Earlier this year, the Human Rights Campaign Foundation released the seventh annual State Equality Index (SEI), a comprehensive report that details statewide laws and policies that affect LGBTQ people and assesses how well states are protecting LGBTQ people from discrimination. This year, 19 states and Washington, D.C., were recognized in the SEI for prioritizing innovative measures to advance LGBTQ equality, with Hawaii and New Hampshire joining those in the top category for the first time. The SEI assesses statewide LGBTQ-related legislation and policies in the areas of parenting laws and policies, religious refusal and relationship recognition laws, non-discrimination laws and policies, hate crime and criminal justice laws, youth-related laws and policies, and health and safety laws and policies, placing each state in one of four distinct categories: Working Toward Innovative Equality, Solidifying Equality, Building Equality and High Priority to Achieve Basic Equality.
Learn more at hrc.org/sei.
The Corporate Equality Index (CEI) survey and report benchmarks the policies, practices and benefits pertinent to LGBTQ employees across America's largest and most successful businesses. The 2021 CEI, published in January, officially rated 1,152 companies from across industry with 767 achievement top marks and the designation of being a "Best Place to Work for LGBTQ Equality." Eighty-four companies from more than 20 industries participated for the first time, with 28 earning top marks. Today, all the companies rated in the CEI provide explicit discrimination protections on the basis of "sexual orientation" and 99.7% provide them for "gender identity" - up from 92% and 5% when the CEI began in 2002.
Learn more at hrc.org/CEI
The Human Rights Campaign Foundation’s Youth Ambassadors help raise awareness about its programs to improve the lives of LGBTQ youth at home, at school, at work and beyond. This year, Luke Chacko, Nico Craig, Junior Hernandez, Nakiya Lynch, Alise Maxie, Ve'ondre Mitchell, Molly Pinta, Joseph Reed, Ash Silcott and Jalen Smith will all represent the HRC Foundation, adding their voices and experiences to raise awareness about the most pressing concerns facing LGBTQ youth and our programs that promote well-being for LGBTQ youth, including All Children - All Families, Welcoming Schools and Youth Well-Being, as well as our annual Time to THRIVE Conference.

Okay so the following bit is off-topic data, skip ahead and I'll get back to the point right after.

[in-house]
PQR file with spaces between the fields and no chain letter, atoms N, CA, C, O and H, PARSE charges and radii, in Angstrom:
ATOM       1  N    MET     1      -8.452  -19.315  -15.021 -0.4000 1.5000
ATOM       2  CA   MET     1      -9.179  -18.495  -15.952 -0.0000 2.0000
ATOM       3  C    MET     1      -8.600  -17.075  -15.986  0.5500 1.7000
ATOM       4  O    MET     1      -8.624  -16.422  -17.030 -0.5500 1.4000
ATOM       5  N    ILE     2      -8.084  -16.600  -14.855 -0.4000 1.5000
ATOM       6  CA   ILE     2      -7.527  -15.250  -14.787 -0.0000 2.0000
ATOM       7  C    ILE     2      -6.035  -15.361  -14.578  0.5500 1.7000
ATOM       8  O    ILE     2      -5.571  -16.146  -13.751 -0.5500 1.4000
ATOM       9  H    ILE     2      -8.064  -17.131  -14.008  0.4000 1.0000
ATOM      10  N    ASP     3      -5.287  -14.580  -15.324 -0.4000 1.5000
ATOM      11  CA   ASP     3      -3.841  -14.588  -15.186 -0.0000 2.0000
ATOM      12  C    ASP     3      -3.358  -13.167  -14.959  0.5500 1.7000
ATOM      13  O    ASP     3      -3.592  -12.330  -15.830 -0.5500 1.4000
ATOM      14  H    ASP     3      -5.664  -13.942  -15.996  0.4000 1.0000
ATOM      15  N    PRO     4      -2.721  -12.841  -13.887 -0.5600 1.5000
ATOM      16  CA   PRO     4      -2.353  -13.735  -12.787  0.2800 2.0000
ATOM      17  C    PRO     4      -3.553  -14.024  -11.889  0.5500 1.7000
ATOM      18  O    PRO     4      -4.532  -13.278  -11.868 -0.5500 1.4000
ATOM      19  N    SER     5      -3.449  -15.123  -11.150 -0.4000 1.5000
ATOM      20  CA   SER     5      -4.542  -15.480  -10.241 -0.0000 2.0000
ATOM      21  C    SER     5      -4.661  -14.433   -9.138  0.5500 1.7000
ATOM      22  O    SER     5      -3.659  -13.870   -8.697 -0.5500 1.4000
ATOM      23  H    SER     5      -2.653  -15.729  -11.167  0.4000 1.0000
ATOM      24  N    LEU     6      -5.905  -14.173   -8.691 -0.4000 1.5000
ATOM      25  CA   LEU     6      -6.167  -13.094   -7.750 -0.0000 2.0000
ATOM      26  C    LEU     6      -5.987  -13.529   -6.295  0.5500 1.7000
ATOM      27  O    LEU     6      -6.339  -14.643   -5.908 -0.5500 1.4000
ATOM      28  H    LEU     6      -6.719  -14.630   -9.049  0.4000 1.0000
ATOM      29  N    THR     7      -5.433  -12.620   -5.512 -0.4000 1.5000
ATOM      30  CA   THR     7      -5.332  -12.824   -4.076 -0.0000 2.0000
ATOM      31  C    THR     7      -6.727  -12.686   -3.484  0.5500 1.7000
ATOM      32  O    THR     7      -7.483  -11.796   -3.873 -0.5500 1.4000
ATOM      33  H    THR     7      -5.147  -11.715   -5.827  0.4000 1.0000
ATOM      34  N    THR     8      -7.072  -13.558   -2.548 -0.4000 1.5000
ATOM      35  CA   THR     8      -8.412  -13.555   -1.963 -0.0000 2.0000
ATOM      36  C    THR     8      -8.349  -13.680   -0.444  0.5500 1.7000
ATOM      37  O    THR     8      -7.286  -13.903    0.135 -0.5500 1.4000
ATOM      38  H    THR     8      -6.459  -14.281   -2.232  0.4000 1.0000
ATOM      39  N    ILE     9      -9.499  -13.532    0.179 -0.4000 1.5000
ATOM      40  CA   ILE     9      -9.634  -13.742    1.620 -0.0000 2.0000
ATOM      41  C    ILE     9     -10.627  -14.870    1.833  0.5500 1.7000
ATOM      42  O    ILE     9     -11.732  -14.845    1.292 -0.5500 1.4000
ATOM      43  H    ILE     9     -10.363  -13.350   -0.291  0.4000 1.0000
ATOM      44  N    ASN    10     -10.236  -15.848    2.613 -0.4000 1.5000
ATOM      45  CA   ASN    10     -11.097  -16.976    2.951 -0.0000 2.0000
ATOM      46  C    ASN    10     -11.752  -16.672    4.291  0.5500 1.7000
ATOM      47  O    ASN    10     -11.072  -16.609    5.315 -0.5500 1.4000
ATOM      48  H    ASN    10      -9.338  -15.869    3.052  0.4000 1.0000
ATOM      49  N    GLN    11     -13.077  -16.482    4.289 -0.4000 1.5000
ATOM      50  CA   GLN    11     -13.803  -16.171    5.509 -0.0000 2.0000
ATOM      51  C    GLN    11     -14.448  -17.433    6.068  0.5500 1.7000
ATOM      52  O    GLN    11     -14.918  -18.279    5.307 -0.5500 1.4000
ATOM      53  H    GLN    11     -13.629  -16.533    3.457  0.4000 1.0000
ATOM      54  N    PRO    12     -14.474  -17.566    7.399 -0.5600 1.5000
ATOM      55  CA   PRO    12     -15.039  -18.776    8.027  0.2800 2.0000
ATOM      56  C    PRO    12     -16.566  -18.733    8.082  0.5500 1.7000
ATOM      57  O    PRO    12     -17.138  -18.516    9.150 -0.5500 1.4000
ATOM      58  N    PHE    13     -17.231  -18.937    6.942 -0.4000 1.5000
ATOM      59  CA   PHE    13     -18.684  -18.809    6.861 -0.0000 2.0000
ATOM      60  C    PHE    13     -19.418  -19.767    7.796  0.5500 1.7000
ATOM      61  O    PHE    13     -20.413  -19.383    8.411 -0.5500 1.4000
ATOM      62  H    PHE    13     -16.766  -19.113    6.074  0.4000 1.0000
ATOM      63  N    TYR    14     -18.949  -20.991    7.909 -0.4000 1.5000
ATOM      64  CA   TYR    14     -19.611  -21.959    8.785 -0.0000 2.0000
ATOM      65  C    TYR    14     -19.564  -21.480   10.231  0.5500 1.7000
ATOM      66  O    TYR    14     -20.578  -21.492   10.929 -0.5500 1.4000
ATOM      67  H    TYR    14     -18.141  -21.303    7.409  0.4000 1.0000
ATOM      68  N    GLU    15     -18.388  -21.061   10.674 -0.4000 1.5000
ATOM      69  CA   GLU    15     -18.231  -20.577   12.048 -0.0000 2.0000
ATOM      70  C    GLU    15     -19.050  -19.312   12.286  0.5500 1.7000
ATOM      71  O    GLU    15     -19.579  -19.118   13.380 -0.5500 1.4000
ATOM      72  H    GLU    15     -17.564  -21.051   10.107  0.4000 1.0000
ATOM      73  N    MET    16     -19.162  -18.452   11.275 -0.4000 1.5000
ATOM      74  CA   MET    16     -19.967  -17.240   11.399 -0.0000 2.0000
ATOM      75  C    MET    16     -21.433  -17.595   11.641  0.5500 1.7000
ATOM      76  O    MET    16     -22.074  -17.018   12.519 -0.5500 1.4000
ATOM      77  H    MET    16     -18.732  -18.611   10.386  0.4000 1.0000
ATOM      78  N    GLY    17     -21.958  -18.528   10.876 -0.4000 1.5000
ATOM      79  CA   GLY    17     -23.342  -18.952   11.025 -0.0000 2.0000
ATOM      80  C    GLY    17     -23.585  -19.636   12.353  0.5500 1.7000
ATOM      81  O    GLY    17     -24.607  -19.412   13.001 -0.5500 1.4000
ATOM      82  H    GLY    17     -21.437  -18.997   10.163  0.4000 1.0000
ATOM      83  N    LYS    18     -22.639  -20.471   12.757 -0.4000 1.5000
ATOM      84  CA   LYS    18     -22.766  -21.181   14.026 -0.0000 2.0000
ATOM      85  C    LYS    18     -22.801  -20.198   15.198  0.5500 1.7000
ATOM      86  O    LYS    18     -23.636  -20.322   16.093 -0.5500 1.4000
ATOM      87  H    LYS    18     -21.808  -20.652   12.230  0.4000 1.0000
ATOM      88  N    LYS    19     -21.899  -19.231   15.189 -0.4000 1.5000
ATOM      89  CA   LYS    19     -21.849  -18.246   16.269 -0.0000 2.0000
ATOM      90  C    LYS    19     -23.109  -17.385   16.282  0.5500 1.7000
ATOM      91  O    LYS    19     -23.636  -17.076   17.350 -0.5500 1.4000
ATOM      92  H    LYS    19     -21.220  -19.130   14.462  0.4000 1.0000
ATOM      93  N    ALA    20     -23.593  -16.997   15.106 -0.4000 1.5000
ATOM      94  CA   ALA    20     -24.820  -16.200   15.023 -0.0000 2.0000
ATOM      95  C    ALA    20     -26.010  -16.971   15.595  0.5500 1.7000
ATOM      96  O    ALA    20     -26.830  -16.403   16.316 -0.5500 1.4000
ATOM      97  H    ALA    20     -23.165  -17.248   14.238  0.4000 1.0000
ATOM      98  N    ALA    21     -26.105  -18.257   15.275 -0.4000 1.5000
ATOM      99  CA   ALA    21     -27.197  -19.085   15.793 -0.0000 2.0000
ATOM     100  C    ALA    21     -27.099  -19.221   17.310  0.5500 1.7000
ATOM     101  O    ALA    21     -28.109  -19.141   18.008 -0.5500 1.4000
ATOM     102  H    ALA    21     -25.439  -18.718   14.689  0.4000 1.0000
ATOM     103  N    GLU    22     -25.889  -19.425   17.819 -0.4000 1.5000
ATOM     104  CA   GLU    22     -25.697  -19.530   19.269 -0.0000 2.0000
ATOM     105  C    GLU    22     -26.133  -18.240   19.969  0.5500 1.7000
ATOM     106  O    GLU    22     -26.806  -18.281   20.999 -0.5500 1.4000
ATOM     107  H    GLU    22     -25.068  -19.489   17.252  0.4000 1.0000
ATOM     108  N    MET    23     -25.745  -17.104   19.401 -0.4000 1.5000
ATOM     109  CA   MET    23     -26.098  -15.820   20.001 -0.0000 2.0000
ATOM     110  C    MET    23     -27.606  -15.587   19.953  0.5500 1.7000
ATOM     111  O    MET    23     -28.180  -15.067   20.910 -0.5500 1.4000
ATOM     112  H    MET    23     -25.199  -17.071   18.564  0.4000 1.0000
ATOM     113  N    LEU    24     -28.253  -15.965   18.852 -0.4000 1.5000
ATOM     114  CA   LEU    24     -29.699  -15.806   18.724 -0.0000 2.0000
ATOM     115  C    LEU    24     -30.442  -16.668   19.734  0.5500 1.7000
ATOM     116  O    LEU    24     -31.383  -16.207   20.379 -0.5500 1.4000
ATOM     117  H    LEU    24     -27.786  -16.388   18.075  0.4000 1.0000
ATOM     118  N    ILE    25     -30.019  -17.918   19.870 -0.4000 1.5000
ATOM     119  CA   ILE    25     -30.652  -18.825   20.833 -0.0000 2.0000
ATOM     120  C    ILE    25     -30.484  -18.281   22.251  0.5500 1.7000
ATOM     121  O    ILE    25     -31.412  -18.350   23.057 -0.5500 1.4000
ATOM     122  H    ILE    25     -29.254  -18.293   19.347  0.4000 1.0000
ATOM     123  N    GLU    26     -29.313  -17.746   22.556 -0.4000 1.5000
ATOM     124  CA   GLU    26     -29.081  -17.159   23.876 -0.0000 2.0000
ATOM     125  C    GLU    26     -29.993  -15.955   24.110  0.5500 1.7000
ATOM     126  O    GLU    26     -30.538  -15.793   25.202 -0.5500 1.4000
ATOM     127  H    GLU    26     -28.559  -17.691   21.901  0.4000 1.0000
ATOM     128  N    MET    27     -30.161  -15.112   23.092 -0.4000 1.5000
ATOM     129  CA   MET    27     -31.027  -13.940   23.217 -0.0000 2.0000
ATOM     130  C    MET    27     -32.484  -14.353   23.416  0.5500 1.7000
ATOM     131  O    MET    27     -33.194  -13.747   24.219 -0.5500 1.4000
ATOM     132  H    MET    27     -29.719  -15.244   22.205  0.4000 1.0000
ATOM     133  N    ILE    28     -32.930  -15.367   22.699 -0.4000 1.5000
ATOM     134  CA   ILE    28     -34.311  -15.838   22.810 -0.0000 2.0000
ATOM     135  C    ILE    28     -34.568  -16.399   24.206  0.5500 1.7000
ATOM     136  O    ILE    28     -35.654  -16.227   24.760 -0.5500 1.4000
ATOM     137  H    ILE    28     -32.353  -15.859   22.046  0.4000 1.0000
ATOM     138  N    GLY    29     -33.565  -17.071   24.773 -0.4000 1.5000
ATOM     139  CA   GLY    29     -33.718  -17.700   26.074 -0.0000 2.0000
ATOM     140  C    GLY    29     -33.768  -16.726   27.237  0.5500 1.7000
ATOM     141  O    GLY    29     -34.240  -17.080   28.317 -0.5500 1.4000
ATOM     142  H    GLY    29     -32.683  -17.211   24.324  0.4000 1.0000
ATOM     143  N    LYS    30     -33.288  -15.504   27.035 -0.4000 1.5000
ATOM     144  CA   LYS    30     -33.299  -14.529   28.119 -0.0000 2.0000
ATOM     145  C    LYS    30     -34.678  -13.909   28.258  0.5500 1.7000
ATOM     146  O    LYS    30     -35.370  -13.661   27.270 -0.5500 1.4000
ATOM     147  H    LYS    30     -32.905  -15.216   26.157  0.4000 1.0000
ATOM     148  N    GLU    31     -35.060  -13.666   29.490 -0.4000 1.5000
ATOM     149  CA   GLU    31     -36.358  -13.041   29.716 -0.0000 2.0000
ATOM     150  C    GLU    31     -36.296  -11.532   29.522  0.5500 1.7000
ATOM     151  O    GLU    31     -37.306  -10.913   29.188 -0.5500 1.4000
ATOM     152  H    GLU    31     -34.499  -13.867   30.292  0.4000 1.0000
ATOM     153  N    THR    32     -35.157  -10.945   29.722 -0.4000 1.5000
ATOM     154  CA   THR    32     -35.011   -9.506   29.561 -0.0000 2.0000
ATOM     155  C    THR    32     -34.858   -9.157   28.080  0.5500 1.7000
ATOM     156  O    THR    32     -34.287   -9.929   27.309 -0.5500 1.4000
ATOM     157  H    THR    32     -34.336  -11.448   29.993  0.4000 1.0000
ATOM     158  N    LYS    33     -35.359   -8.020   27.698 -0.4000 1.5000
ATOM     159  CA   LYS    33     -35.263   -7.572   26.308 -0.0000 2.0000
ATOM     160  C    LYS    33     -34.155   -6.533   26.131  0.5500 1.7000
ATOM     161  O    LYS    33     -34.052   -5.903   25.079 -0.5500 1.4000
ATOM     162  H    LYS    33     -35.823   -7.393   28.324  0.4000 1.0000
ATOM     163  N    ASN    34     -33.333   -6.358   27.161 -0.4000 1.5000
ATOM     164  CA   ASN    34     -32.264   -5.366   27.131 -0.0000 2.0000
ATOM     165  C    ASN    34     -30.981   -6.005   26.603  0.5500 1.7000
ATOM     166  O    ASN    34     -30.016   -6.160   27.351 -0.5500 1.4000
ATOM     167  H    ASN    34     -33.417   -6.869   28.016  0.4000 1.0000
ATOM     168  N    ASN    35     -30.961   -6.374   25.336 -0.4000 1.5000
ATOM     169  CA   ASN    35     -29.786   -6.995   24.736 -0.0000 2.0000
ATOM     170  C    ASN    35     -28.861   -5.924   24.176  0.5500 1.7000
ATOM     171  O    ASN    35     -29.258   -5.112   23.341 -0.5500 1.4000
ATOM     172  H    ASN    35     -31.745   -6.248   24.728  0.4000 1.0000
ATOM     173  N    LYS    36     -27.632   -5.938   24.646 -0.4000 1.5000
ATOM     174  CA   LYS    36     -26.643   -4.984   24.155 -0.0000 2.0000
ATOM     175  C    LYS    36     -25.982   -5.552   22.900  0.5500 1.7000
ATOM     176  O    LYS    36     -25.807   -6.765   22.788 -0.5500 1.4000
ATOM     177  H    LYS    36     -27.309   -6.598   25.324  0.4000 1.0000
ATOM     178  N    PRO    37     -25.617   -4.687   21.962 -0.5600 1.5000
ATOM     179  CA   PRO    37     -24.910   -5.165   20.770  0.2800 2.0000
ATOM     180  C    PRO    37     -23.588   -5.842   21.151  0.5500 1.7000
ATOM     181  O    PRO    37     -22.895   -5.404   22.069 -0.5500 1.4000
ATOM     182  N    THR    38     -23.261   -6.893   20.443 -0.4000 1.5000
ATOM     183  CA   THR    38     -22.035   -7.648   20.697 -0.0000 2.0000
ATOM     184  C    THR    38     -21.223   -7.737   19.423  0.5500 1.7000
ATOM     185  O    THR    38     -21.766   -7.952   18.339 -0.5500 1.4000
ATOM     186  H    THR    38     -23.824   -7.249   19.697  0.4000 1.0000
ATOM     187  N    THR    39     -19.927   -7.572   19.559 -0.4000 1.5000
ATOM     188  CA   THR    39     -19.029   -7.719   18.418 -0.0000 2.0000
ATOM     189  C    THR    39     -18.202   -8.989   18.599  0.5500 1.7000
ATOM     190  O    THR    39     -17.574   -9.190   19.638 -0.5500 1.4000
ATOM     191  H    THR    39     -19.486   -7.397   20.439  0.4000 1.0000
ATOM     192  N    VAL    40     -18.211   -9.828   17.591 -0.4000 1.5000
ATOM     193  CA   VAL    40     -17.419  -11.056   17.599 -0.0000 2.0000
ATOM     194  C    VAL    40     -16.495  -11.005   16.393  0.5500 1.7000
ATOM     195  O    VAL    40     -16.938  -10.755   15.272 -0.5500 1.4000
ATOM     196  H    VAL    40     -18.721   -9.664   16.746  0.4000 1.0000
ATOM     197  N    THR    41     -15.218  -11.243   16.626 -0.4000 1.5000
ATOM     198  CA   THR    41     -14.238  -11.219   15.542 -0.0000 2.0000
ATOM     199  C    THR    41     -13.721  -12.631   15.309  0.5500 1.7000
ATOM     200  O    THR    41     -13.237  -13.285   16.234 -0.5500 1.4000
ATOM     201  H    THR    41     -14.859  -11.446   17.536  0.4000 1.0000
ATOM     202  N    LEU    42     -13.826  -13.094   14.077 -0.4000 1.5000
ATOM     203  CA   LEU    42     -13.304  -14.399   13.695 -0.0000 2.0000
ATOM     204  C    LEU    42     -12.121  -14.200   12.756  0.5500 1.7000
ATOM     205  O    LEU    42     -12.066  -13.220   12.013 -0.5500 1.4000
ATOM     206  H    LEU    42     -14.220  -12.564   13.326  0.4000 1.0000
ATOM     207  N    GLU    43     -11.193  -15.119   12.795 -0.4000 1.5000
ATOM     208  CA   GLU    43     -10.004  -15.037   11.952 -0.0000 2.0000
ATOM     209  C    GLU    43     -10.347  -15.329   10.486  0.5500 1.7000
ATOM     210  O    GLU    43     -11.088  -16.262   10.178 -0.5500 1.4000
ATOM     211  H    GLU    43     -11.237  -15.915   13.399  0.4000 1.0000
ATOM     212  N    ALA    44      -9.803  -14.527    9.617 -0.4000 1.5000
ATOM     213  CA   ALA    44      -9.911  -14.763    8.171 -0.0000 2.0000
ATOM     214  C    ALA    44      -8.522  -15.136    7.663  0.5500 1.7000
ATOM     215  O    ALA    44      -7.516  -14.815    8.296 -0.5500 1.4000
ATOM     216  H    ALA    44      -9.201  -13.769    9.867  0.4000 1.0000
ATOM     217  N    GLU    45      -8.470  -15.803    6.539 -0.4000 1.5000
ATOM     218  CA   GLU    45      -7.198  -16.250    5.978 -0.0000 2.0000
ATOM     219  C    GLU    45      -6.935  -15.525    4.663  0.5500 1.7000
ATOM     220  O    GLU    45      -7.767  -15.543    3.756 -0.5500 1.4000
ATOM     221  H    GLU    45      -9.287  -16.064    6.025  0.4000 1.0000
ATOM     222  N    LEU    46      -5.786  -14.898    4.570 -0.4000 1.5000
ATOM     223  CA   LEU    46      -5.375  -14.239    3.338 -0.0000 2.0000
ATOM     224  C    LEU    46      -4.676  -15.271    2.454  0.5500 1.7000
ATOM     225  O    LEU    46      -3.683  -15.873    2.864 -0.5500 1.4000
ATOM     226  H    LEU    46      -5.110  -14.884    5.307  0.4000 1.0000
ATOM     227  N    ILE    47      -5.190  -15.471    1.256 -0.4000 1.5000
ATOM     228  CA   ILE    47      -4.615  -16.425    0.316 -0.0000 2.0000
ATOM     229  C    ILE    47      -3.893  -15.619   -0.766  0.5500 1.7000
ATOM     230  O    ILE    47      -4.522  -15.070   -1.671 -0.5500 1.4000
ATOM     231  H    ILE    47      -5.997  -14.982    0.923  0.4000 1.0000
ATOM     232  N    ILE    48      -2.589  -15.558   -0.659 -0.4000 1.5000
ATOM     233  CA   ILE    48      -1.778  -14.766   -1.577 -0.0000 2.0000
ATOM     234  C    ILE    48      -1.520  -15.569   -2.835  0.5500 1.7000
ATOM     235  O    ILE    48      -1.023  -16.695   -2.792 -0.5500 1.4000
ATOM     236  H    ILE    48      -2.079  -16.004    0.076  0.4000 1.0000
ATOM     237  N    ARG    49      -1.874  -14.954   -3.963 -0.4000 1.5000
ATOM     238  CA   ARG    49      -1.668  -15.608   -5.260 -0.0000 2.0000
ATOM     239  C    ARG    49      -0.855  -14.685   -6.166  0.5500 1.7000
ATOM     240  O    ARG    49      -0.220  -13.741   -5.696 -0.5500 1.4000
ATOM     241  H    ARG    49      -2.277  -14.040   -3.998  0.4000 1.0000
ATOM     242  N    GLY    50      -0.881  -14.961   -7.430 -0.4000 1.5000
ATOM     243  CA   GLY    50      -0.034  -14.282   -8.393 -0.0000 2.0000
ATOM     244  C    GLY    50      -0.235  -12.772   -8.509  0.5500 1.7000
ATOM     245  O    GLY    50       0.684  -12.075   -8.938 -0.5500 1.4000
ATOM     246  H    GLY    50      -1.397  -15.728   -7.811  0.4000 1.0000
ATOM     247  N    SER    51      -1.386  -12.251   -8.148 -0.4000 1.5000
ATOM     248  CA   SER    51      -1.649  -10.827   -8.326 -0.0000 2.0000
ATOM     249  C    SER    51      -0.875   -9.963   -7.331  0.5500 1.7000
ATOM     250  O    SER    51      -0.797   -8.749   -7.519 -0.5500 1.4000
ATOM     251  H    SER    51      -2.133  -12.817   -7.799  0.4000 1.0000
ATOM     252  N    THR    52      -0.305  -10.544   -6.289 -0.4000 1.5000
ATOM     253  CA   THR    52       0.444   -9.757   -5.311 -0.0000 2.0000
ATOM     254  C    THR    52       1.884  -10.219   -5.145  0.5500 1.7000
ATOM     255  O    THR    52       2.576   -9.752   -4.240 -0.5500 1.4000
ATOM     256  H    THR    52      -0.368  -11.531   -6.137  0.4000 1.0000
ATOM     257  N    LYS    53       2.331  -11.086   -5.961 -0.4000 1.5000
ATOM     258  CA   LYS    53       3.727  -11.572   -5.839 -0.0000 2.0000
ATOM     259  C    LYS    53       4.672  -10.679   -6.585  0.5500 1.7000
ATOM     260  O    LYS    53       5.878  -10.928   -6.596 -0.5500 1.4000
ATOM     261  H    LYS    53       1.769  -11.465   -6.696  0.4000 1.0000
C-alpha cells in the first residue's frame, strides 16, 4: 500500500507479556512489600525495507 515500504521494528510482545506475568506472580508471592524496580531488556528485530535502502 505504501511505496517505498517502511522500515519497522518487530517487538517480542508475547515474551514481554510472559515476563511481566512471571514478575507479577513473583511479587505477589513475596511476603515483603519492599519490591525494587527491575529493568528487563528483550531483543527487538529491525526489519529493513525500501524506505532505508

Learn more about each Youth Ambassador at hrc.im/youthambassadors
The fellows from the Human Rights Campaign Foundation’s Institute of Theology and Social Change program were deployed in January after convening in late 2020 for extensive trainings, helping establish religious and LGBTQ equality in 18 key states such as Alabama, Florida, Mississippi and Texas. The fellows will now go forth and help advance the work of an intersectional LGBTQ faith-based pro-equality movement. The trainings focused on organizing campaign strategy and development, theological and spiritual formation, storytelling and communications strategy, and leadership and management training. The institute continues the legacy of faith-rooted advocacy in partnership across religious and faith traditions in order to bring forth a robust coalition of organizers, activists and spiritual leaders devoted to the work of intersectional LGBTQ justice.
In partnership with the Rutgers Center for Minority Serving Institutions, the Human Rights Campaign Foundation’s Historically Black Colleges and Universities program launched the “Modeling Inclusion: HBCU and LGBTQ+ Support” research brief in December 2020. The research brief examines the groundbreaking steps that HBCUs are taking to establish LGBTQ-inclusive policies and practices on their campuses. The research brief highlights several institutions — including Bowie State University, North Carolina Central University and Spelman College — that are doing exemplary work in this regard and includes a list of recommendations on how to create LGBTQ-inclusive campus environments. This March, HRC Foundation’s HBCU program will host web talks with the presidents of some of the highlighted institutions to discuss the findings of the research brief with members of their student bodies. For more information, visit: hrc.im/modelinginclusion.
Transgender and non-binary people, particularly those of color, experience higher unemployment rates than their cisgender peers. With so many individuals losing their jobs or having an incredibly hard time finding one during the COVID-19 health crisis, the Human Rights Campaign Foundation’s Workplace Equality has partnered with Trans Can Work to produce the “Who’s Hiring?” webseries, a virtual experience highlighting employment opportunities while also providing training to better prepare for the job search. The “Who’s Hiring?” webseries continues in 2021 with events in March and April. For more information, visit hrc.im/whoshiring.